The “frozen” body of a man who fell from a Kenya Airways plane into a London garden may have been a Nairobi airport worker, the BBC reports.
Kenya’s Civil Aviation Authority director-general Gilbert Kibe said the security was so tight at Nairobi’s Jomo Kenyatta International Airport, it was unlikely that “an outsider” could have accessed the plane.
He said airport workers and pilots routinely check planes before they take off.
“They do check every part of the airplane, including the undercarriage, the wheels, the brakes, the tyre condition, the wheel well that is above there,” Mr Kibe told BBC Africa.
“So when those checks were being done, it is not likely that person was there, otherwise he would have been seen.
“So at which point the person gained access, that is the mystery.”
When asked if it could have been an airport employee who sneaked aboard the plane, Mr Kibe said “maybe”.
Police said it was likely the man was a stowaway, based on the bag, water and some food that was discovered in the plane’s landing gear.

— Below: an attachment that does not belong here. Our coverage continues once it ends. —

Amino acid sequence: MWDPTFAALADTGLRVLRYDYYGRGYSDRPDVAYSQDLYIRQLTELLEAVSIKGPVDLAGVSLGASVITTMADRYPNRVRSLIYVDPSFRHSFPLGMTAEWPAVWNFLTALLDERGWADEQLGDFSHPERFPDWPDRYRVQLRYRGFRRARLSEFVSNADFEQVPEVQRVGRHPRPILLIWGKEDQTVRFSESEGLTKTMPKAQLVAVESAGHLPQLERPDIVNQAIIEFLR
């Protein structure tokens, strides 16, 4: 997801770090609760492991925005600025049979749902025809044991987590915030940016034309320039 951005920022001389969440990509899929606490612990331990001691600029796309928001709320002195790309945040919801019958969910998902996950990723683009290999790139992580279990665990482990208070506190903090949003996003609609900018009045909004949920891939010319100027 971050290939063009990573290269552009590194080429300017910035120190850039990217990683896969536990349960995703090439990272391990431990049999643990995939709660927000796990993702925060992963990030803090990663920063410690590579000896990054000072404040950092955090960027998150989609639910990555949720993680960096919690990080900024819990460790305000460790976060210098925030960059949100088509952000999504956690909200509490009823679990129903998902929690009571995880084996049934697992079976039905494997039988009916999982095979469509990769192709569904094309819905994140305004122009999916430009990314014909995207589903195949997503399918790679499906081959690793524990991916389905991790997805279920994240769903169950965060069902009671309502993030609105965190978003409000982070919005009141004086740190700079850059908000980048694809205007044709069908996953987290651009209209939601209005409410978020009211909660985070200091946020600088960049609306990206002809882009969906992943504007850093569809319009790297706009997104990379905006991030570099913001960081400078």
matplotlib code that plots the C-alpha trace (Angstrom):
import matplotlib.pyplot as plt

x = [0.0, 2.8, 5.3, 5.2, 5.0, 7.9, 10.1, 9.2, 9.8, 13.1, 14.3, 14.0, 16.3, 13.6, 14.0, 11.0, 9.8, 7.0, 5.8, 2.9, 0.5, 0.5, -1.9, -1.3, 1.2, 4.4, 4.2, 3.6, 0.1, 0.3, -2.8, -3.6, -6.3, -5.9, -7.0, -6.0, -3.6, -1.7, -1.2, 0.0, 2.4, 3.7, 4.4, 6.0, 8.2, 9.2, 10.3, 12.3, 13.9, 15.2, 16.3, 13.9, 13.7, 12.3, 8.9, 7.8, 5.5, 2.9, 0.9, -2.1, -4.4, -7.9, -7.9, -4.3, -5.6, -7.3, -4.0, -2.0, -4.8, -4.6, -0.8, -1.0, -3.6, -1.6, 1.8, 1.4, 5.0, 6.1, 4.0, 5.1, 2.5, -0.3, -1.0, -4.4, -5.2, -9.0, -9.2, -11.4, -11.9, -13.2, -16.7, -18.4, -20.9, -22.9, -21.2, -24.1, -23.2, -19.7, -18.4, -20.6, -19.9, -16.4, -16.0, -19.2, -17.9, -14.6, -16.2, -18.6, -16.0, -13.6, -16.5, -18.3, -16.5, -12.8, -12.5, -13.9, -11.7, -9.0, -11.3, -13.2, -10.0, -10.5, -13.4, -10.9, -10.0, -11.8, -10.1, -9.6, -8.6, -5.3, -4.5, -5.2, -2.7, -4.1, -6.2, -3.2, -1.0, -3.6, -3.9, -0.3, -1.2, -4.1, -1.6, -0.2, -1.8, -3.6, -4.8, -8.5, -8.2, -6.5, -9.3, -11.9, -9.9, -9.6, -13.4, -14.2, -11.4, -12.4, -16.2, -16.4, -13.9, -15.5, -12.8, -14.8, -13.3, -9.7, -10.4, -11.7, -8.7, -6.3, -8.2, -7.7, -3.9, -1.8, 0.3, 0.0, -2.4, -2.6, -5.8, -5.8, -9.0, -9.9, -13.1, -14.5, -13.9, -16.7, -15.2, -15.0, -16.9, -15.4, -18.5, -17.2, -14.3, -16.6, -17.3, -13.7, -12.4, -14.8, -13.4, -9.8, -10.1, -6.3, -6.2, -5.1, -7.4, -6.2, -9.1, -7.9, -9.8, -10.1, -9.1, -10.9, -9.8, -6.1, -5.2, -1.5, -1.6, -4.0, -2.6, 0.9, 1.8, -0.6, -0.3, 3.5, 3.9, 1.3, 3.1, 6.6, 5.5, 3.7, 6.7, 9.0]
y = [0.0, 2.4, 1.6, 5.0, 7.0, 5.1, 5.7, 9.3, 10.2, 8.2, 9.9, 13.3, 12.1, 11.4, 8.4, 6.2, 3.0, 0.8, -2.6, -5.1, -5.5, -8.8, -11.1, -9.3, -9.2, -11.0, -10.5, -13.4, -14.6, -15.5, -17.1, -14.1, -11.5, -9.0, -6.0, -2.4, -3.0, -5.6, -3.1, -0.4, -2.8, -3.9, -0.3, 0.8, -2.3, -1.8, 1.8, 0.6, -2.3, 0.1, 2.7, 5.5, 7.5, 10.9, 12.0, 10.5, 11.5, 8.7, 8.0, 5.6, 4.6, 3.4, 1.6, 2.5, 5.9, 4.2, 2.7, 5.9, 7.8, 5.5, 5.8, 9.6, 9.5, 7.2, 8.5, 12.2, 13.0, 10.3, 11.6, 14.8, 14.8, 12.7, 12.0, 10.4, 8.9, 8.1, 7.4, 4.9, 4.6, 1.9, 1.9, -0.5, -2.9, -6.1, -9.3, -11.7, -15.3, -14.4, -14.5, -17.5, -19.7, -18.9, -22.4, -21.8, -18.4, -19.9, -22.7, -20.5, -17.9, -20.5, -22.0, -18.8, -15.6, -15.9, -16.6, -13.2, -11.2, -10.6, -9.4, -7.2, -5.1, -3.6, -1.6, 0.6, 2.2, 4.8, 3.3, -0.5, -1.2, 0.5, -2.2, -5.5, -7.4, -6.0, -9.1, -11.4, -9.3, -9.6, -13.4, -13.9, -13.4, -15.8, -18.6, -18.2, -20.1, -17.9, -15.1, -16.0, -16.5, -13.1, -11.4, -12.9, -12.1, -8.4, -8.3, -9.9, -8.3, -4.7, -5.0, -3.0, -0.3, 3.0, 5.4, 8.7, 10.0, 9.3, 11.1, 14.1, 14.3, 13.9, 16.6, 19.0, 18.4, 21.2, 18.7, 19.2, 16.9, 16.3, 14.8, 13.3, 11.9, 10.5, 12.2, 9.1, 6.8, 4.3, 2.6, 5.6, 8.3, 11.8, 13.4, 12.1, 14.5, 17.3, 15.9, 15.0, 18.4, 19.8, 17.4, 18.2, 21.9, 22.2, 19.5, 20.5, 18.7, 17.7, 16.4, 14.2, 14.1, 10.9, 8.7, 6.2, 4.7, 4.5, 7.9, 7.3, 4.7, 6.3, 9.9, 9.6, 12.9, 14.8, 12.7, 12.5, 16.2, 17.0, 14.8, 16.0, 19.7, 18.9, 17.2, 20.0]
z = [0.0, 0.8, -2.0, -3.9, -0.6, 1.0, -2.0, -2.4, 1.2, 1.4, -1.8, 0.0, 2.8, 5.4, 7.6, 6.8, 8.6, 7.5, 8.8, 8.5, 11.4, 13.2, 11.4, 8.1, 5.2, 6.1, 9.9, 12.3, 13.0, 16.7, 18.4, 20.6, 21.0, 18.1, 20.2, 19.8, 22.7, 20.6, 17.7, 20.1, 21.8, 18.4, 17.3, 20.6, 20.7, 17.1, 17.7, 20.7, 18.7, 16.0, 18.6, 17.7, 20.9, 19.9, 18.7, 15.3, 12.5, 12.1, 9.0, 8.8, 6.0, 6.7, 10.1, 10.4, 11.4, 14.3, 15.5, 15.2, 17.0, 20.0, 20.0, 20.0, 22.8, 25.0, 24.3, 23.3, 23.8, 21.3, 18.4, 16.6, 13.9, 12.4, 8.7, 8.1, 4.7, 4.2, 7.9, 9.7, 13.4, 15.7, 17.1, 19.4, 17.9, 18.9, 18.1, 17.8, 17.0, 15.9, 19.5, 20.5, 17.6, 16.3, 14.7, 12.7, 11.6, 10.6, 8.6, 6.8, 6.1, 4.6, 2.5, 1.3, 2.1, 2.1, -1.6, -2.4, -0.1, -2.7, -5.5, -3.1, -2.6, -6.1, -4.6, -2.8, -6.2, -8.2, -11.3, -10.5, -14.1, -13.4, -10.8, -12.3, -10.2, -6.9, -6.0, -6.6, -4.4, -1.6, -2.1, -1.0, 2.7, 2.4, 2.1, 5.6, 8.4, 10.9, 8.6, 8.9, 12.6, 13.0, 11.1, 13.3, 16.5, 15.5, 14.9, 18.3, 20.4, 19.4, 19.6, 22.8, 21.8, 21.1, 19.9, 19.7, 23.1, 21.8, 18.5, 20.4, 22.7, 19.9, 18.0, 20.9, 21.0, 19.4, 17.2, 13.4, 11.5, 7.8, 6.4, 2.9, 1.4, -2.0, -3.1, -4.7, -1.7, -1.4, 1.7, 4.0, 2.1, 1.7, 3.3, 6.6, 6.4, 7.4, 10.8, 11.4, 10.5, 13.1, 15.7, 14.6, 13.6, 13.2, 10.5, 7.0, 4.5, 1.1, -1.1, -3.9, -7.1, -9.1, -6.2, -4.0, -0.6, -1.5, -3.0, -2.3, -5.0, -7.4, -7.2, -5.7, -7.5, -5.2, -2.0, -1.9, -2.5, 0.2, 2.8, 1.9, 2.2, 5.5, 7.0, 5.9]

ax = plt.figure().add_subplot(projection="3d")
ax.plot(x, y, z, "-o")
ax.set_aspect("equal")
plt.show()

Grisly scene in London garden
Speaking to the BBC, a neighbour, who asked not to be identified, said the man fell a metre away from a resident who had been sunbathing in the garden of the Clapham home.
He recalled hearing a “whomp”, before discovering “blood all over the walls of the garden”.
“So I went outside, and it was just then the neighbour came out and he was very shaken,” the man said.
The man said the body was “intact” despite the fall, describing it as frozen “like an ice block”.
In a statement, Kenya Airways described the incident as “unfortunate” and said it would work closely with authorities in Nairobi and London as they investigated the case.
Attempts to identify stowaway
London police said an autopsy would be conducted on the man’s body.
“Police are working to establish the man’s identity,” a police statement said.
In a statement to local news site Standard Media, Kenya Airports Authority said fingerprints taken from the man were being analysed.
The authority is also looking through CCTV footage captured around the plane for the last 24 hours before its departure.